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  4. Abstract. Topographic effects on Cs-137 concentrations in a forested area were quantitatively examined using 58 soil core samples collected in a village in Fukushima, Japan, which was directly impacted by the radioactive plume emitted during the 2011 Fukushima Daiichi Nuclear Power Plant (FDNPP) accident. In this study, five topographic parameters and two soil properties were evaluated as controls on the soil Cs-137 concentration using generalized additive models (GAMs), a flexible statistical method for evaluating the functional dependencies of multiple parameters. GAMs employing soil dry bulk density, mass water content, and elevation explained 54 % of the observed concentrations of Cs-137 within this landscape, whereas GAMs employing elevation, slope, and upslope distance explained 47 % of the observed concentrations, which provide strong evidence of topographic effects on Cs-137 concentrations in soils. The model fit analysis confirmed that the topographic effects are strongest when multiple topographic parameters and soil properties are included. Theability of each topographic feature to predict Cs-137 concentrations wasinfluenced by the resolution of the digital elevation models. The movementof Cs-137 into the subsurface in this area near Fukushima was faster incomparison to regions affected by the Chernobyl Nuclear Power Plant accident. These results suggest that the effects of topographic parametersshould be considered carefully in the use of anthropogenic radionuclides asenvironmental tracers and in the assessment of current and futureenvironmental risks due to nuclear power plant accidents. 
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    In geophysical flows, the presence of sediment in suspension and transport can play an important role in modifying the turbulent properties of the carrier fluid. Much research has focused on the effects of relatively small diameter (less than 1 mm) quartz-density (2.65 g/cm3) particles on turbulent flow. Asian carp is a wide-spread invasive aquatic species in the U.S., causing severe ecological problems in rivers and lakes. Unlike sediment, Asian carp eggs are semi-buoyant particles (~1.05 g/cm3 when initially spawned and ~1.00 g/cm3 in the post-water-hardening period) whose diameter stabilizes to approximately 5 mm. This paper examines how turbulent flow is affected by the presence of particles serving as surrogates for Asian carp eggs as a function of turbulence intensity. Experiments were conducted in a mixing box with the oscillating grid placed near the bottom boundary, and 2D PIV was used to quantify the turbulent characteristics of the carrier fluid. Five paired experiments with and without Asian carp egg surrogate particles were conducted. Results show that under different grid oscillation frequencies (2 to 6 Hz), the mean kinetic energy of the carrier fluid decreased slightly in the presence of the particles, but the turbulent kinetic energy of the fluid did not change appreciably. This suggests strongly that Asian carp eggs in suspension do not modify turbulence intensity of the carrier fluid. These experimental results provide important insight into the entrainment, transport, and deposition of Asian carp eggs, which can inform models to predict the future spread of this invasive species.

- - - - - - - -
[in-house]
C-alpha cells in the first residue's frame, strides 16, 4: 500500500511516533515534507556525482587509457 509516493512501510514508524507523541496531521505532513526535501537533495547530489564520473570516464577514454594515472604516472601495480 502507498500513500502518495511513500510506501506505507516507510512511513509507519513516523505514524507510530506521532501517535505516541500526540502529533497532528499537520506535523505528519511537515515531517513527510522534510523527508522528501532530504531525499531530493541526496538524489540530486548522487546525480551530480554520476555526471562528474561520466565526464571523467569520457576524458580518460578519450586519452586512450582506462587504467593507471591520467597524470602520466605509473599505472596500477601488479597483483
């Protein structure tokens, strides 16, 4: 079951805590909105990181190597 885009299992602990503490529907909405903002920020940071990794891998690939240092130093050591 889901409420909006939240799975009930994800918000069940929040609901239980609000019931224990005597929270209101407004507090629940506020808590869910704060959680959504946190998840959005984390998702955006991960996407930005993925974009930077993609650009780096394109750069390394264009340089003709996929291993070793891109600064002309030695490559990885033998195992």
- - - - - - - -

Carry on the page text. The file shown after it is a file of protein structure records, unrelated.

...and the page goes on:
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  7. Abstract

    The development and evolution of gullies on soil‐mantled hillslopes can devastate agricultural regions and cause widespread soil and landscape degradation. Since 2000, international symposia have been organized to address gully erosion processes, and this paper and special issue provide additional context for the7th International Symposium on Gully Erosionheld at Purdue University in 2016. Several important themes of gully erosion emerged during this symposium that warranted additional discussion here. These topics include the importance and impact of technology transfer, disciplinary fragmentation as an impediment for research advancement, the difficulty in defining the erodibility of sediment within gullies, and the opportunities afforded by remote sensing technology. It is envisioned that such symposia will continue to enhance the capabilities of researchers and practitioners to monitor, model, and manage these important geomorphic processes and to mitigate landscape degradation. © 2018 John Wiley & Sons, Ltd.